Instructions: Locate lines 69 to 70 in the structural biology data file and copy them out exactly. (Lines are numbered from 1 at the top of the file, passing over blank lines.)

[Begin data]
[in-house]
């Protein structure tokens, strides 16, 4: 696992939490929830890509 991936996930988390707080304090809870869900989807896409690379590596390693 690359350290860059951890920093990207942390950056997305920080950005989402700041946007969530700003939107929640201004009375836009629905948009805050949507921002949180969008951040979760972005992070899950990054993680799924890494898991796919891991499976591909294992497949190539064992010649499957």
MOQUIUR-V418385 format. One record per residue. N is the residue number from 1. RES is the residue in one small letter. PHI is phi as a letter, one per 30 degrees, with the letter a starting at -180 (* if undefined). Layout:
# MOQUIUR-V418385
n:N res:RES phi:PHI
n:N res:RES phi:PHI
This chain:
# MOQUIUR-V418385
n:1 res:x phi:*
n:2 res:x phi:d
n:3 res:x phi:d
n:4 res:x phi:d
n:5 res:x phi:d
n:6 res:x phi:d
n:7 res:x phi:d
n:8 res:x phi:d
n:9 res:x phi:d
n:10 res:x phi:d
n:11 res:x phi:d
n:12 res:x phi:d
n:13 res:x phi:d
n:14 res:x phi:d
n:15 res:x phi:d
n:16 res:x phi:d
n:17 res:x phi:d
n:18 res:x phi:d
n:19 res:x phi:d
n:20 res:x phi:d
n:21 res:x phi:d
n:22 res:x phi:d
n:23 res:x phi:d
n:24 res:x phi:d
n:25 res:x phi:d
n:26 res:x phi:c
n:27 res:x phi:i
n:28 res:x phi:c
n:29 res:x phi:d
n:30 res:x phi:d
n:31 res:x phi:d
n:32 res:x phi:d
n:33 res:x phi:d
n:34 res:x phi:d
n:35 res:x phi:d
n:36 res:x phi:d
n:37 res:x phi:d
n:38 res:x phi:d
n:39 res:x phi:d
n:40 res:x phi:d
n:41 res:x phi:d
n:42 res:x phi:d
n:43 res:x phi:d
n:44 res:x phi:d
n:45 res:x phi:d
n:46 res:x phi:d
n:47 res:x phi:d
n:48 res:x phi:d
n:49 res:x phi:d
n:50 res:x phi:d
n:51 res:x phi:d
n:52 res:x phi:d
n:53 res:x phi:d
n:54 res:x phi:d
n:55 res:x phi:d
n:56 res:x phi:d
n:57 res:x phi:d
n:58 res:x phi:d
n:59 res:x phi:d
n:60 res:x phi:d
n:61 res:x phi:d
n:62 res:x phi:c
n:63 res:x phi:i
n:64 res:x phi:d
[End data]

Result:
n:61 res:x phi:d
n:62 res:x phi:c